Skip to content


The thing nobody thinks about is that it’s difficult to hold things, without fingerprints. Dollar bills, telephones, pub darts and pens: they just disappear when Tegan2‘s applying what should be the right amount of pressure. She’s broken more glasses that way.

It’s one of the minor side effects of clonehood–forced growth means skipping the details–but it occupies a frustrating amount of Tegan2‘s attention. Her friends joke that she should become a burglar, as if every scrap of her DNA isn’t owned.

Marlo’s learned to be quick at catching. Tegan2 keeps meaning to look up t-ball leagues.


Tegan swore she’d have to be two people to keep up with Marlo, so she became two people, and shortly thereafter became the first person in history to lose custody to her clone. Which had benefits: the alternative was dropping out. Twenty with a five-year-old. Doesn’t take a math degree.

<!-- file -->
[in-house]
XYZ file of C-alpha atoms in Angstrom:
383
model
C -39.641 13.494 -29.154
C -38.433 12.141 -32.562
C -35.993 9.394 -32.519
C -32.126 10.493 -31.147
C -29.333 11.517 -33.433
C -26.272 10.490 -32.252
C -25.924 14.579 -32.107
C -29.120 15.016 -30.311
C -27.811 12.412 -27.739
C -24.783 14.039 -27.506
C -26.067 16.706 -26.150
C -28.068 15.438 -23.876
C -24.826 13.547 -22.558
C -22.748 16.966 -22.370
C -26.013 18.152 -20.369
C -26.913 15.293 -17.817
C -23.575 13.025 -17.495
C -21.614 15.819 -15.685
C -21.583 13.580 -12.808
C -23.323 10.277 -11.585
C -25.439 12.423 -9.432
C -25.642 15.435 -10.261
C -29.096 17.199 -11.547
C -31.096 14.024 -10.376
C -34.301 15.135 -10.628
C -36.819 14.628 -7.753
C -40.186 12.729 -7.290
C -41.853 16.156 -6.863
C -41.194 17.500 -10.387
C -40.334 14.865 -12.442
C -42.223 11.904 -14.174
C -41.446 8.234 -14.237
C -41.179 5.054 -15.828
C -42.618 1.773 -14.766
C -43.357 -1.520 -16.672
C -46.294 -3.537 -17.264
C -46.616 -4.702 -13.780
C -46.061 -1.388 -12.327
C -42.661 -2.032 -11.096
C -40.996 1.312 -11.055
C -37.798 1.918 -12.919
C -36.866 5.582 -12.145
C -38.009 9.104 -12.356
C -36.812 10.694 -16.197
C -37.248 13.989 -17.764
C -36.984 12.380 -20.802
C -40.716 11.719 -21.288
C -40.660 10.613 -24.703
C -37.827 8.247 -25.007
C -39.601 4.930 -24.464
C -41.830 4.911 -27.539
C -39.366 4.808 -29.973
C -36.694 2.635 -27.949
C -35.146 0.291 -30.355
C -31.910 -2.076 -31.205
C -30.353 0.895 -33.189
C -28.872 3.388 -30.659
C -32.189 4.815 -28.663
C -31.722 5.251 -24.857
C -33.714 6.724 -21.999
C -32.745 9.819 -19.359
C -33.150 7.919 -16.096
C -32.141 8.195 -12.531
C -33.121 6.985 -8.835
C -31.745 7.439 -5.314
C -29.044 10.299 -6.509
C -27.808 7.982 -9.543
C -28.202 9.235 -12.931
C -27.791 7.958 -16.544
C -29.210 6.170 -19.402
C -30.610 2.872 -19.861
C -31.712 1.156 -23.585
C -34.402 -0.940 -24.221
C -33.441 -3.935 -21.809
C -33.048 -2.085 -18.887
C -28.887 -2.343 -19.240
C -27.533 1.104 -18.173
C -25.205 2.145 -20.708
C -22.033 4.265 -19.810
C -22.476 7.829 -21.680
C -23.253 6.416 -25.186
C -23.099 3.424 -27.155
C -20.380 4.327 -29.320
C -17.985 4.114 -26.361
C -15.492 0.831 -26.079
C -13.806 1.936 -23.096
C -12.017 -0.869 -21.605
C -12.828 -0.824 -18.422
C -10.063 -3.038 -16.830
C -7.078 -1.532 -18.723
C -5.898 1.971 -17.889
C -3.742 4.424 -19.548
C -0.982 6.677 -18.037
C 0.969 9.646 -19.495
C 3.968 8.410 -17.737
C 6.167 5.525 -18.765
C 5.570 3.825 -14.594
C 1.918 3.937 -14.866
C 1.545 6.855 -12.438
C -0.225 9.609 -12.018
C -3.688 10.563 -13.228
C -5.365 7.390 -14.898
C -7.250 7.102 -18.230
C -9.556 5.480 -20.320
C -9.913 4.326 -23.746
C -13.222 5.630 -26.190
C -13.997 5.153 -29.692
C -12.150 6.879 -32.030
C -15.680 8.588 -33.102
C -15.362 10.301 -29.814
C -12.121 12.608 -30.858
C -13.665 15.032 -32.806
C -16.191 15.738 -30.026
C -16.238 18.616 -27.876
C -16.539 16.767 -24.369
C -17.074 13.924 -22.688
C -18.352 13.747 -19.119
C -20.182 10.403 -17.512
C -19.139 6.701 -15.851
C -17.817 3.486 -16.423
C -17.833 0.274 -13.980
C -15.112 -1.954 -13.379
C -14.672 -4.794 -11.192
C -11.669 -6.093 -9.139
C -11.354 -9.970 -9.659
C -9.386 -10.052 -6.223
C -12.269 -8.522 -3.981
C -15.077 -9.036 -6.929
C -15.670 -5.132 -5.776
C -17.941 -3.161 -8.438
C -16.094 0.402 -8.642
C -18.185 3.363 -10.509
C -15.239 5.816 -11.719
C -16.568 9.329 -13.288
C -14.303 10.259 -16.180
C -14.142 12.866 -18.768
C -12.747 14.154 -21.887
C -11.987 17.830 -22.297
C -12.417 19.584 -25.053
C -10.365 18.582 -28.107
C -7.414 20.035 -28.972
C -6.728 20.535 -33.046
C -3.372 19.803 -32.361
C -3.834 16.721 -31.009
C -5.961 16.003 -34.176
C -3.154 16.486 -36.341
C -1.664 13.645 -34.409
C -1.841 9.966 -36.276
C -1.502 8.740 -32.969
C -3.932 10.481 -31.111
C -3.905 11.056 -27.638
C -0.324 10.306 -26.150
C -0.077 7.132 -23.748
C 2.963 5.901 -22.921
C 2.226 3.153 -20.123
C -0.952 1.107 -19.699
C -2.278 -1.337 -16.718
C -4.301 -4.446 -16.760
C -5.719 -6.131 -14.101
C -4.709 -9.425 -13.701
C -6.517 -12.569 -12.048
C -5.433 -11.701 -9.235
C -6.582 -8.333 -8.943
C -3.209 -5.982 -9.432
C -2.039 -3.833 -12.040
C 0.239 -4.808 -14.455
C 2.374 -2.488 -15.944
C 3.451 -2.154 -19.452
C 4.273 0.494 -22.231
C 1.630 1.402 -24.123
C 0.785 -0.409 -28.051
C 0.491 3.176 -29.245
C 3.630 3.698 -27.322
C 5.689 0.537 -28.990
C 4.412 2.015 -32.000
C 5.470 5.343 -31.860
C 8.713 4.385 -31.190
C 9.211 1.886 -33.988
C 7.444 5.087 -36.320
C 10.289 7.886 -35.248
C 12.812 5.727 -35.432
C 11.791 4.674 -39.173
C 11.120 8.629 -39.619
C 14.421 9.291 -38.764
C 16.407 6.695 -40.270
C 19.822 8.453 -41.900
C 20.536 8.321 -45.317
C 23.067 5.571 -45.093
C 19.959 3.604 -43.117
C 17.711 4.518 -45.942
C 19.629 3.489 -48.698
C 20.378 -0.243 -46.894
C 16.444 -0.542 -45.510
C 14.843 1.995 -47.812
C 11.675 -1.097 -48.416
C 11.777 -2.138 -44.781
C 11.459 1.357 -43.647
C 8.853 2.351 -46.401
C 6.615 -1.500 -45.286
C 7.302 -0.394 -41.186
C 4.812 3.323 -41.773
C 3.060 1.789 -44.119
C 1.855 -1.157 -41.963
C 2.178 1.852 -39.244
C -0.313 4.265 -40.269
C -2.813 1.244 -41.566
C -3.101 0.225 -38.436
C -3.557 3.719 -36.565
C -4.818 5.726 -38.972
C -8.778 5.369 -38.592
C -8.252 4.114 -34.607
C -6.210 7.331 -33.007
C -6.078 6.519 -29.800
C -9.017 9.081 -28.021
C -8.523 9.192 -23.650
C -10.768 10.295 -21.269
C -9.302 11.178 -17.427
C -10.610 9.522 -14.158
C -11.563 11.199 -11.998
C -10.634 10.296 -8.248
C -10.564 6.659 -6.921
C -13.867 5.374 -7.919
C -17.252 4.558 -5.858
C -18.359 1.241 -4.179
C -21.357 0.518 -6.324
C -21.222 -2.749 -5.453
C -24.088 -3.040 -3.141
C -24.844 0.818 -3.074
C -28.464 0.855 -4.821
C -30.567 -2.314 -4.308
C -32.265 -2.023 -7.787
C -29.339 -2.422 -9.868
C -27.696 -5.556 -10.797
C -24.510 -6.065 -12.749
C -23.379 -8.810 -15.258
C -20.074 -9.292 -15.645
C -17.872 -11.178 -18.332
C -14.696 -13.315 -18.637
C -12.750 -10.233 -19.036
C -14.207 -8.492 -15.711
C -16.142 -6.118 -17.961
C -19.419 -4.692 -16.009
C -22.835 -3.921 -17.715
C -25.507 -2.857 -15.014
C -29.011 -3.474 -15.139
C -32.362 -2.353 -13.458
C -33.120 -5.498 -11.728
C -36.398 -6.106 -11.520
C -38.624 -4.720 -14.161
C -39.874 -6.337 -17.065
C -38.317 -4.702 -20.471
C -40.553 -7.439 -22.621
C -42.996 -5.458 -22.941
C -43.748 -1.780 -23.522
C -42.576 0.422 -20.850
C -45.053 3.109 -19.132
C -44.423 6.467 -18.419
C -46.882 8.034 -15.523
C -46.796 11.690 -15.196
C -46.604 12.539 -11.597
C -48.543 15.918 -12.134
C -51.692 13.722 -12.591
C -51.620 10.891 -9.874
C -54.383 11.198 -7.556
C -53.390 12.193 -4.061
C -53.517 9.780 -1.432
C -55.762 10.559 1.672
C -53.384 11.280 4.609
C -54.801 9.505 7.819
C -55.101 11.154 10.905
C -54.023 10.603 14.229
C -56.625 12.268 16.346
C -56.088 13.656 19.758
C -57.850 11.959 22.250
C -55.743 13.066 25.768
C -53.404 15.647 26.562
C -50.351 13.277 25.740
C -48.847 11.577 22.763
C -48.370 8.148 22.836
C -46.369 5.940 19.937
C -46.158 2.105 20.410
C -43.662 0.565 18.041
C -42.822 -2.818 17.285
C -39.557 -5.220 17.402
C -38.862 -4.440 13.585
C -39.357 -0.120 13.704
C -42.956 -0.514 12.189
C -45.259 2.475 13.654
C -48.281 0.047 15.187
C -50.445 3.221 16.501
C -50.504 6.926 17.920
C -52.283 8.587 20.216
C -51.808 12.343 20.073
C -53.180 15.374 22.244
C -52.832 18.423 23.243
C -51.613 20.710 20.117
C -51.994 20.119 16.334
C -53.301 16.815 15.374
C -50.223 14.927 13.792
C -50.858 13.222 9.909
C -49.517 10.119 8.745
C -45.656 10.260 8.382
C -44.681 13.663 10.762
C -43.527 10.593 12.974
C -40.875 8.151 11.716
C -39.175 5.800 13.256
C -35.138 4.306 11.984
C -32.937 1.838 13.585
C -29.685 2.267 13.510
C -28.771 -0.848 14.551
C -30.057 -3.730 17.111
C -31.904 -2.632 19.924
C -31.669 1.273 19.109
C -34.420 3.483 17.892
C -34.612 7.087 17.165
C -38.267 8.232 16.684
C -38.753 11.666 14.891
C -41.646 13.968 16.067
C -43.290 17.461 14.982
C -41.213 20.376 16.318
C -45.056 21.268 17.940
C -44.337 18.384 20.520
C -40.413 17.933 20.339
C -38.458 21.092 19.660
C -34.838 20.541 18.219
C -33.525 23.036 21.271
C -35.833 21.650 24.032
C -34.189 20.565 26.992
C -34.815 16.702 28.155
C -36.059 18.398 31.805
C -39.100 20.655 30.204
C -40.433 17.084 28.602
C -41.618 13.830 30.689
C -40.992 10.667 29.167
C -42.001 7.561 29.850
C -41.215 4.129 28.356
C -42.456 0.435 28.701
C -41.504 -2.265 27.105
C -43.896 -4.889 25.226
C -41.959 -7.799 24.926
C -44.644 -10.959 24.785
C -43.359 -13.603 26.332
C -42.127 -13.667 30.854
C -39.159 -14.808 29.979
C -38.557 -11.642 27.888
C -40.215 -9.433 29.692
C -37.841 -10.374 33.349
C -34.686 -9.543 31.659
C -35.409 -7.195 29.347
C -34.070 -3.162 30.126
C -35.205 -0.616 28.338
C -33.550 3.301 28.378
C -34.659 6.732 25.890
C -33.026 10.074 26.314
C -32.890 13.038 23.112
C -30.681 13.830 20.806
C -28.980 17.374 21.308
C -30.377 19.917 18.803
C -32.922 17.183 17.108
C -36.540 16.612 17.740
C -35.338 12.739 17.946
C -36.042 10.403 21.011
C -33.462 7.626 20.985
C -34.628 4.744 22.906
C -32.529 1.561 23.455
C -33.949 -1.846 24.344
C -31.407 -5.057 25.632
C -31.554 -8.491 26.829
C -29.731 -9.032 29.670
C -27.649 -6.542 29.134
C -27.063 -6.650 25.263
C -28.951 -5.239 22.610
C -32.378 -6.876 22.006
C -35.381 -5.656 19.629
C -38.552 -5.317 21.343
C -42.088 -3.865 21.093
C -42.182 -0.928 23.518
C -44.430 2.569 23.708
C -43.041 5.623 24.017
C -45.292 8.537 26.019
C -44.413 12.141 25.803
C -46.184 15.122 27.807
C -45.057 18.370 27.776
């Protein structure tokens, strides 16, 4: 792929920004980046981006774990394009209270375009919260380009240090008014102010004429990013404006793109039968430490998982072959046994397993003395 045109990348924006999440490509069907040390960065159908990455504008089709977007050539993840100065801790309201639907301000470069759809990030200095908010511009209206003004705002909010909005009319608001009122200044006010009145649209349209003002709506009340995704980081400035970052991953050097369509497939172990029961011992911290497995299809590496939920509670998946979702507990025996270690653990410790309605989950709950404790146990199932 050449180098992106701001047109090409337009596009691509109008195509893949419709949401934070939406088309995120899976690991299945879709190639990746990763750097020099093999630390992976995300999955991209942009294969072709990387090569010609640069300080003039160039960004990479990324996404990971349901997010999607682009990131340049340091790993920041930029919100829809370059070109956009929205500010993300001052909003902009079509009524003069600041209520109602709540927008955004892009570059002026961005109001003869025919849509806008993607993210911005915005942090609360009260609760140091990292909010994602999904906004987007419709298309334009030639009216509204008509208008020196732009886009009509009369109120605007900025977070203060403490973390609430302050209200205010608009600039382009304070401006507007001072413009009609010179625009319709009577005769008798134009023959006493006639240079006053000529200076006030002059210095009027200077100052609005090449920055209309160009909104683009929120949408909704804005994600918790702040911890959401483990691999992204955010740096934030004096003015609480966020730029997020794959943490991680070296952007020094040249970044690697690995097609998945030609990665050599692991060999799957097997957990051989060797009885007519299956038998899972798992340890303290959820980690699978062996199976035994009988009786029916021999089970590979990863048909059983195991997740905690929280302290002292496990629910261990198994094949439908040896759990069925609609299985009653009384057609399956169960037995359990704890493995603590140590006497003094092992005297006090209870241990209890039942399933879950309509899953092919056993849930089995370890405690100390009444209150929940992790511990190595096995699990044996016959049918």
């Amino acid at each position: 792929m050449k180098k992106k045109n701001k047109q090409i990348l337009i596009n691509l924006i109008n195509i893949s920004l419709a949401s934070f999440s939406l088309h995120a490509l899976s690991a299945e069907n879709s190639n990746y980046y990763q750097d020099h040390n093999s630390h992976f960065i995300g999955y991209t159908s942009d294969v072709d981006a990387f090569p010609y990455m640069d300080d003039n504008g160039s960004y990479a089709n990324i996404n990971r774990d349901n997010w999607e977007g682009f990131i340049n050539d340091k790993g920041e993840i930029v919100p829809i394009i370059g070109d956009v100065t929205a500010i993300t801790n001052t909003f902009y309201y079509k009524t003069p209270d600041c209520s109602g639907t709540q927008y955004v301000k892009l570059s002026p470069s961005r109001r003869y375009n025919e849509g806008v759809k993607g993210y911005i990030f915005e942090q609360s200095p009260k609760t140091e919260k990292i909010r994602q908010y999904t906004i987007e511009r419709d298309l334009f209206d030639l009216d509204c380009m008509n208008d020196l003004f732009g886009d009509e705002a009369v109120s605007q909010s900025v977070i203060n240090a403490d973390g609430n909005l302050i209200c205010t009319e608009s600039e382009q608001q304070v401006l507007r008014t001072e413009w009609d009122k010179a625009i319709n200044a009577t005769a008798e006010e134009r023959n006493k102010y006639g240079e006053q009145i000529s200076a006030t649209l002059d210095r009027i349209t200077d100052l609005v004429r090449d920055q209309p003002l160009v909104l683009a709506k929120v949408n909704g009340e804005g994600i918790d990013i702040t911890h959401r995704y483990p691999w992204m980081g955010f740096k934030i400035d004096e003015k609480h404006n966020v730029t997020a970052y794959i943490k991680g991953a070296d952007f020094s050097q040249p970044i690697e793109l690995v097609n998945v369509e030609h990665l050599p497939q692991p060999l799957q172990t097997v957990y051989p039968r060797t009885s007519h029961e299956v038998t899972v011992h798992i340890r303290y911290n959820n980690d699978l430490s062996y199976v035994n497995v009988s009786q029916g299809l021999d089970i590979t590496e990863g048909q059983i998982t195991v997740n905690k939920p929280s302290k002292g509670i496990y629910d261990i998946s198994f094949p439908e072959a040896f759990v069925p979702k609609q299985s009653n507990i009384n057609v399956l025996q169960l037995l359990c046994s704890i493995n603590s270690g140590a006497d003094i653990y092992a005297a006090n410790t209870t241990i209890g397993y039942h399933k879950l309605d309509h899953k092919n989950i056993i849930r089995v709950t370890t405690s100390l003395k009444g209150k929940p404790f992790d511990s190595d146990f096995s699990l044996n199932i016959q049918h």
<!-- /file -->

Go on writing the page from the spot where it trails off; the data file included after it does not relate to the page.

“You’re late,” says Tegan2, wreathed in kitchen smells (Tegan can’t cook a Hot Pocket).

“Sorry,” Tegan mutters.

“Get your backpack, sweetie!” Marlo comes running.

Tegan2‘s got crow’s feet and gray hair: fraying telomeres. She won’t see thirty. Tegan takes Marlo’s hand and turns away, eyes filling, hating herselves.